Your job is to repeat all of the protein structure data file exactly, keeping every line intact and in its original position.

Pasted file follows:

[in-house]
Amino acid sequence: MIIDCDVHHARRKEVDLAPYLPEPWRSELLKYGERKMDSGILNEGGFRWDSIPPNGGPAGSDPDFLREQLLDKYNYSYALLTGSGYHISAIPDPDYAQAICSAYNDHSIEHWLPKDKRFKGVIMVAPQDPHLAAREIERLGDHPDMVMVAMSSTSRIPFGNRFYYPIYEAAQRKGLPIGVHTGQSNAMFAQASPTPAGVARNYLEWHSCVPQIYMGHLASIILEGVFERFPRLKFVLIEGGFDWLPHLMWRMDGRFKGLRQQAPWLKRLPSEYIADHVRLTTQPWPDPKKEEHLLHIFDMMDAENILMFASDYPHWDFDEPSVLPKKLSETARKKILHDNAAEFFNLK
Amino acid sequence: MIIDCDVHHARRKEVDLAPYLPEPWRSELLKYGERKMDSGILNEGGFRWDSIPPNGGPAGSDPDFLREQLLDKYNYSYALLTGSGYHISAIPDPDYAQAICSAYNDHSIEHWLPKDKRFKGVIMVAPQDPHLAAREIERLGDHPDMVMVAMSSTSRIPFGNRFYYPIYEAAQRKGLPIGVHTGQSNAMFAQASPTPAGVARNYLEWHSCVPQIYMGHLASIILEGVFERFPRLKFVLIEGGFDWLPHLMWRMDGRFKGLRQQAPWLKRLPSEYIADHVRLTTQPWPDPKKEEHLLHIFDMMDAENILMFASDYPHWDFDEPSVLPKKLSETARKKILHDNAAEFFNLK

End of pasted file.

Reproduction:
[in-house]
Amino acid sequence: MIIDCDVHHARRKEVDLAPYLPEPWRSELLKYGERKMDSGILNEGGFRWDSIPPNGGPAGSDPDFLREQLLDKYNYSYALLTGSGYHISAIPDPDYAQAICSAYNDHSIEHWLPKDKRFKGVIMVAPQDPHLAAREIERLGDHPDMVMVAMSSTSRIPFGNRFYYPIYEAAQRKGLPIGVHTGQSNAMFAQASPTPAGVARNYLEWHSCVPQIYMGHLASIILEGVFERFPRLKFVLIEGGFDWLPHLMWRMDGRFKGLRQQAPWLKRLPSEYIADHVRLTTQPWPDPKKEEHLLHIFDMMDAENILMFASDYPHWDFDEPSVLPKKLSETARKKILHDNAAEFFNLK
Amino acid sequence: MIIDCDVHHARRKEVDLAPYLPEPWRSELLKYGERKMDSGILNEGGFRWDSIPPNGGPAGSDPDFLREQLLDKYNYSYALLTGSGYHISAIPDPDYAQAICSAYNDHSIEHWLPKDKRFKGVIMVAPQDPHLAAREIERLGDHPDMVMVAMSSTSRIPFGNRFYYPIYEAAQRKGLPIGVHTGQSNAMFAQASPTPAGVARNYLEWHSCVPQIYMGHLASIILEGVFERFPRLKFVLIEGGFDWLPHLMWRMDGRFKGLRQQAPWLKRLPSEYIADHVRLTTQPWPDPKKEEHLLHIFDMMDAENILMFASDYPHWDFDEPSVLPKKLSETARKKILHDNAAEFFNLK